When we share the gospel today with some young people, we often encounter them saying that they believe in science, in Darwinism and that gives no room for belief in God, Many of these young people may not even understand which science they believe in, and they may not even realise that Darwinism is just a hypothesis which has not been proven conclusively and there are currently even many “gaps'” which have not been closed in this concept. The humanist thinkers, beginning from themselves autonomously, either come to the conclusion that there are no values and meaning or suddenly try to produce values and meaning out of rhetoric.Thus, there are problems of both the ‘how’ and the ‘why’. The concept of an unbroken line from molecule to man on the basis of only time plus chance, leaves these crucial questions of ‘how’ and ‘why’ unanswered.

The Shift in Philosophy

Let us now examine the shift in philosophy. The older philosophic views were optimistic, for they assumed that people would be able through reason alone to establish a unified but true knowledge of what reality is,and that when this happened they would have satisfying explanations for everything encountered in the universe and for all that people are and think.
Unfortunately, this did not materialise – each philosophy showed that the previous one had failed and then tried to construct his answer, which future thinkers would again show to be inadequate to contain all of knowledge and all of life. The older philosophies could not find the answer and they optimistically believed that someone would. A drastic shift then took place that causes modern man to be modern man.

The concept of autonomous freedom came about, led by Rousseau, depicting the hero as the man who fights all of society’s standards, values and restraints. This idea actually was a factor that led to the hippie world of the 1960s. Rousseau was joined by David Hume who also criticised reason as a method of knowing truth and defended the centrality of human experience and feeling. Then came Goethe who equated nature and truth. He did not just substitute nature for the Bible, for him nature was God. Goethe became pantheistic to find a universal for all observed particulars in reality, even though these particulars were often contradictory. Influenced by Rousseau, romanticism was born – reason was the hero of the Enlightenment, emotion became the hero of romanticism.

The concept that everything is a machine and the ideal of a person’s having freedom could not hold together and had to go off in divergent directions. Immanuel Kant, a German philosopher, tried to keep the noumenal world (which consists of concepts of meaning and value) and the phenomenal world (the world which can be measured, the external world and world of science) together. However, there was no way beginning from man alone to bring these two worlds together. Another German philosopher, Hegel, understood the need for unity between the two worlds but struggled with it ending up with “no single proposition about reality can truly reflect what is the case”. To him, in the heart of truth of a given proposition one finds its opposite. The result is that all possible particular positions are indeed relativized – truth is to be sought in synthesis rather than antithesis.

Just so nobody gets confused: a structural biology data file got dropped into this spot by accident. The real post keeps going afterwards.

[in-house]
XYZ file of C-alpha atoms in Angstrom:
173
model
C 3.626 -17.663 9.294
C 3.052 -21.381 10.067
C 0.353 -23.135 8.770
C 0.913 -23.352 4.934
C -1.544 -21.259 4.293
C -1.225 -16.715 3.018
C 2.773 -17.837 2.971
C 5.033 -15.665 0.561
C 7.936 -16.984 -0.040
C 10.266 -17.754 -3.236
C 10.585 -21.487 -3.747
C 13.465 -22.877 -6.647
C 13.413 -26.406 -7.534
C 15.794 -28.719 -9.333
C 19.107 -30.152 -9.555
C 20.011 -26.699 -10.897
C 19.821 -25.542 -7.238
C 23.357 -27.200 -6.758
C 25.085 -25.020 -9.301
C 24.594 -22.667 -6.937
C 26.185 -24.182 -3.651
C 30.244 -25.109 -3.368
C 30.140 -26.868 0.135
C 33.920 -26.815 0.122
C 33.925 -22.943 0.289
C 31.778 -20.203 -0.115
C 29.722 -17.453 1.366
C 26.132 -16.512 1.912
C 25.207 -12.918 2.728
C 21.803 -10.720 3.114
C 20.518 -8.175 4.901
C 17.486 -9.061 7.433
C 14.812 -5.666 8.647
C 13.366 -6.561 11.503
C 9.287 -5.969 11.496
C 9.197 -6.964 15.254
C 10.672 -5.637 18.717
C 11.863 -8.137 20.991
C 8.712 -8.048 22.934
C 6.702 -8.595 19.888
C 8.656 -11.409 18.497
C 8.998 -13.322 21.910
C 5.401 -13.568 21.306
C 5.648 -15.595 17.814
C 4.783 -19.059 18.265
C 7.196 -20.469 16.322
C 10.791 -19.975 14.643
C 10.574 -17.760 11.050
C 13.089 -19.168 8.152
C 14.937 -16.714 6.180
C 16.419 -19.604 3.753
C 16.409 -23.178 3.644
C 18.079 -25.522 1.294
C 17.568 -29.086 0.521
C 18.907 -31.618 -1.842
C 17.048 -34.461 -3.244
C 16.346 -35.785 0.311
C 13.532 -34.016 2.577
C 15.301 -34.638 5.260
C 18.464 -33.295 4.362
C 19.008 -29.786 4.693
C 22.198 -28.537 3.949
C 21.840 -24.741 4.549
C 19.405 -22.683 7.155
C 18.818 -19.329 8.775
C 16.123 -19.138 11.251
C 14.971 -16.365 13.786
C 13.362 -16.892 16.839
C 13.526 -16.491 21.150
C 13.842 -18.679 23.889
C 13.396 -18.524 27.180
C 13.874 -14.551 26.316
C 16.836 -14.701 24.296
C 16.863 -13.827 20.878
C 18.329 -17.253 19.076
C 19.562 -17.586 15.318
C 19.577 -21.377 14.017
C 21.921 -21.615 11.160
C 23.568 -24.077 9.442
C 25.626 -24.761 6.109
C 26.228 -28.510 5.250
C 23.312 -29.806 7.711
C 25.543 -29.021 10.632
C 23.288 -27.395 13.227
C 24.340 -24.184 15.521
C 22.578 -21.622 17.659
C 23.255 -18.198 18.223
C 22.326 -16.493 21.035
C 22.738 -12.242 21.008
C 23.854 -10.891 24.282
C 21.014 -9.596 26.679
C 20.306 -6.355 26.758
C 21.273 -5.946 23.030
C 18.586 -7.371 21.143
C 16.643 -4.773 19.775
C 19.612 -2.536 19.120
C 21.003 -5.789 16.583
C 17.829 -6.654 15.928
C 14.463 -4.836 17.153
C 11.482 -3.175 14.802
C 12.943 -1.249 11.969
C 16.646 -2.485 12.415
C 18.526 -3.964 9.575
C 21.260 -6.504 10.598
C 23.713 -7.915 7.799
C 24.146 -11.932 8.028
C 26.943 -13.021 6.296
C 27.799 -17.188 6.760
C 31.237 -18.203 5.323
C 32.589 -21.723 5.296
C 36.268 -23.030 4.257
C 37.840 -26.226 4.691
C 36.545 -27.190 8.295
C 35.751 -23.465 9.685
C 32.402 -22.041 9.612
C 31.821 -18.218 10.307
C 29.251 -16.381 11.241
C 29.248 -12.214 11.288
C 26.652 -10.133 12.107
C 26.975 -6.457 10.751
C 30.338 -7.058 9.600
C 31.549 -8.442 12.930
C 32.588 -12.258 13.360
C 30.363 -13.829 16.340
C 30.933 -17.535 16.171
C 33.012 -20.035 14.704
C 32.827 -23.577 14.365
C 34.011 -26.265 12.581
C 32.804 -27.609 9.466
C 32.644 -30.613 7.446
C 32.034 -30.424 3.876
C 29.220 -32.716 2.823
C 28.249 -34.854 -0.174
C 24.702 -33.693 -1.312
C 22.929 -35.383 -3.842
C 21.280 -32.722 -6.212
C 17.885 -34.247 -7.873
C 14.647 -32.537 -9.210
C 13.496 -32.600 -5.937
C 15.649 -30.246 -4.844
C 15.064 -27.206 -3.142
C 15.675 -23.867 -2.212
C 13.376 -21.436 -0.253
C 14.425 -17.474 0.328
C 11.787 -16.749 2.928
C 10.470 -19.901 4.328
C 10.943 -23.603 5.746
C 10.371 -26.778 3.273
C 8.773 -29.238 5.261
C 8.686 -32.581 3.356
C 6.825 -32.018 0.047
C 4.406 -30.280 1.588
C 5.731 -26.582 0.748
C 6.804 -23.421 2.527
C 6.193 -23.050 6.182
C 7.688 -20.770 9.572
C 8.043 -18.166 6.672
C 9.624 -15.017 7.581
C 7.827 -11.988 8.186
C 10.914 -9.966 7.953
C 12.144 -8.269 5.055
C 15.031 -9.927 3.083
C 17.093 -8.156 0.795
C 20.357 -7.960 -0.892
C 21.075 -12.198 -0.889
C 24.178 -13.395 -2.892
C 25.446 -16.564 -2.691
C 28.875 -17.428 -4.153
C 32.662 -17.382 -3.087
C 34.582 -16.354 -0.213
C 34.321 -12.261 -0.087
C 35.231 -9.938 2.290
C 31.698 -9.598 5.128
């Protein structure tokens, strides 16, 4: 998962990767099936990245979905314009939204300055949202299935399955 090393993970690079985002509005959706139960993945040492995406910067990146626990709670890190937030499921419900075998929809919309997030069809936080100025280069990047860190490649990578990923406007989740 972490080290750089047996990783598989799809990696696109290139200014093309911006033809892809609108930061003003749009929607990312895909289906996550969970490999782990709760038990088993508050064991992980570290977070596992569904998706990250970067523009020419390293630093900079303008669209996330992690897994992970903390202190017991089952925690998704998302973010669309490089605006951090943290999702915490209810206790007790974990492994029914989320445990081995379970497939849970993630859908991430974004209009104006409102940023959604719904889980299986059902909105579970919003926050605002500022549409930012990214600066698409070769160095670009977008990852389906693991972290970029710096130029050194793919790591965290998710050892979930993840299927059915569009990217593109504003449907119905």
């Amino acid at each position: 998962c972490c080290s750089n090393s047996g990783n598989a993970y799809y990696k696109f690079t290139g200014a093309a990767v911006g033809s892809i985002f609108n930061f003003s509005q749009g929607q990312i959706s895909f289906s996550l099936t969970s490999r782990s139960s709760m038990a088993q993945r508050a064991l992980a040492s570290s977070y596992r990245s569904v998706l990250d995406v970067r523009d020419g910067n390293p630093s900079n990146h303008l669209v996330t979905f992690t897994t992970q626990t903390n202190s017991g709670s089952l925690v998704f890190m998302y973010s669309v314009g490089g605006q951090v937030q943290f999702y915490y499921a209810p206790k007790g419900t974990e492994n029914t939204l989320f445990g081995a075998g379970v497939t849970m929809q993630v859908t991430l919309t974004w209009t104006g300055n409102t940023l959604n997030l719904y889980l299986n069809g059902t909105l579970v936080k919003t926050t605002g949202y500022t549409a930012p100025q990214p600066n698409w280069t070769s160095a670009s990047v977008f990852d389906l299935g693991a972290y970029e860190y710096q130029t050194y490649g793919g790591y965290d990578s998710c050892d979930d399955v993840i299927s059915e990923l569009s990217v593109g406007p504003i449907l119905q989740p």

Soren Kierkegaard (a Dane) came along and brought the notion that reason will always lead to pessimism. One must therefore try to find optimistic answers in regard to meaning and values on an “upper level” outside of reason. Through a “leap of faith” one must try to find meaning without reason. Modern man is a man of dichotomy – the dichotomy is the total separation between the area of meaning and values, and the area of reason. This is the mark of modern man. Modern people have no place for a personal God. But equally they have no place for man as man, or for love, or for freedom, or for significance. Beginning only from man himself, people affirm that man is only a machine But those who hold this position cannot live like machines! Thus they must “leap upstairs” against their reason and try to find something which gives meaning to life,even though to do so they have to deny their reason. Such a solution is intellectual suicide, and one may question the intellectual integrity of those who accept such a position when their starting point was pride in the sufficiency of human reason.

Today, not only in philosophy but in politics, government, and individual morality, our generation sees solutions in terms of synthesis and not absolutes. When this happens, truth, as people had always thought of truth, has died. This is the seed that leads to postmodernism which claims that all truth is relative and there is no absolute truth. Taking such a stand, it is no surprise that the Biblical absolutes are rejected in favour of relativizing and synthesizing all possibilities.
In seeking to find meaning in life, modern man is also prepared to deny his reason and this is equally unsatisfying and leads to intellectual suicide and the abandonment of integrity and absolute truth.

Our understanding of the shift in philosophy can help us to understand the dilemma and distress of modern man when he refuses the offer of God in Jesus and opts for solutions which border on nebulous reasoning and contradictions. Yet the modern man clings to this rather than find true meaning in life which only God can offer in Jesus Christ.

We will go on to consider the shift in theology, which concerns believers more directly and to realise how this has diluted our beliefs and understanding of what God has revealed and even compromised our doctrines.